Strange Justice: The Selling of Jane Mayer and Jill Abramson
by L. Brent Bozell III
November 17, 1994
Jane Mayer and Jill Abramson have set a new standard. I refer not to the two Wall Street Journal reporters' weak new book, "Strange Justice: The Selling of Clarence Thomas," but their perfect embodiment of the liberal media's arrogance.
Two women write a book with the thesis that the Democrats on the Senate Judiciary Committee, led by Joe Biden, are pathetic cowards who failed to destroy the Thomas nomination, who failed to question Thomas on whether he rented the porno movie "The Adventures of Bad Mama Jama," who failed to suggest the White House broke federal laws in their advocacy of Thomas. Then the authors proclaim on television "we are not political people." Come again? The book and subsequent media tour quickly establish these strident ladies have a simple goal: the destruction of Justice Thomas.
Their agenda was manifestly clear when Mayer and Abramson bounced from one media forum to another to promote their book, while arrogantly refusing in almost every outing to debate their work with opponents. ABC devoted almost two hours to the book - a 60-minute "Turning Point" program, a "Nightline," and three interview segments on "Good Morning America." From there, Mayer and Abramson appeared on "CBS This Morning," CNN's "Larry King Live," PBS's "Charlie Rose," and the local Washington "Fox Morning News."
The authors echo the anti-Thomas bias so prevalent in the press. When David Brock finished his book, "The Real Anita Hill," a more comprehensive, investigative, and conservative book, most outlets spiked him. ABC ignored him, even though they interviewed pro-Hill reporter Tim Phelps on his book "Capitol Games." ABC spokesperson Kathy Rehl said Phelps got an interview because his book came first. When asked if merit was considered in booking authors like Brock, Rehl replied "We don't consider things like that."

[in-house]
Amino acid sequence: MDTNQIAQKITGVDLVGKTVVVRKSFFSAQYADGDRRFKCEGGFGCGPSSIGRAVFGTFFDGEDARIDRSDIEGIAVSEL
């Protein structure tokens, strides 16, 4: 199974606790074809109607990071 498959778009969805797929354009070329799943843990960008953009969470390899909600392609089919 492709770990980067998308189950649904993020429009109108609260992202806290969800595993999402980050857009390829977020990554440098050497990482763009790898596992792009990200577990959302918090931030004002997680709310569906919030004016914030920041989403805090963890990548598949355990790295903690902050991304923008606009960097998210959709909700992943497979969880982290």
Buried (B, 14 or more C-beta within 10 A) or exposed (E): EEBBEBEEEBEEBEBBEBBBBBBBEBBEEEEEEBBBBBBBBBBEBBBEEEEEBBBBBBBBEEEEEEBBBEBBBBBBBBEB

CBS also refused to invite Brock. Larry King and Charlie Rose demanded that Brock appear with a critic of his book, but liberals like Phelps, Mayer and Abramson refused to appear with him. So the invitations were withdrawn. Brock appeared on the "Fox Morning News" with a critic, and on NBC's "Today" show with Hill lawyer Charles Ogletree, who continuously attacked him as a liar. But when it came to Mayer and Abramson, all the media outlets not only invited them on, but with the exception of "Nightline," stuck to the authors' demand they they not be forced to debate Brock or other opponents. So: Brock gets ignored - twice. Mighty strange justice, indeed.
There's another incredible irony here. The national media which now focuses so much attention on the sex life of Clarence Thomas enunciate an entirely different standard for the private lives of Democrats, especially the President. Take ABC. They jumped on the Anita Hill story in 1991, doing 15 stories before the hearings even began. They devoted almost two hours to the Mayer-Abramson thesis three years later. But ABC reported only three stories on Gennifer Flowers, six stories on the allegations of Arkansas state troopers, and nine on the Paula Jones story. It gets worse: Peter Jennings later apologized for "overdoing" the Flowers story.
Print outlets have also been biased. While Newsweek excerpted the Mayer and Abramson book and added its own story by Lincoln Caplan, Brock's book would have gone unmentioned but for George Will's column in the magazine. U.S. News & World Report promoted the Phelps book and the Mayer and Abramson book, but ignored the Brock book.
The Wall Street Journal, whose news staff grows increasingly liberal with time, published an excerpt of "Strange Justice" from its own reporters, along with a shorter excerpt of John Danforth's new book "Resurrection." But the Journal failed to probe the personal life of Bill Clinton. The paper reported only three news stories that mentioned Gennifer Flowers in January 1992. One described how the Enquirer-Star Group made money after paying Flowers for her story, and another told how Hillary would urge voters to reject Flowers' story, co-authored by...Jill Abramson.
The Journal has yet to publish one complete story on the allegations of Arkansas state troopers. On the Paula Jones story, the Journal waited three months to mention Jones, and has since limited its coverage to mostly legalistic terms, covering the hiring of Clinton's lawyer and his motions in court. On the trooper story, Washington Bureau Chief Alan Murray told The Washington Post: "It's two troopers who are trying to get a book deal. Without a great deal more corroboration, we wouldn't touch it." On the other hand, Murray finds it acceptable when two of his reporters get a book deal (and a movie deal with Turner Network Television).
"Strange Justice" is only the latest echo of the media's unfairness on the Hill-Thomas hearings. In 1991, network analysts mentioned dirty politics 30 times, blaming it 28 times on the Republicans. On 12 occasions, they blamed the Democrats for being too easy on Thomas. They really do believe this nonsense and have been trying to even the score ever since.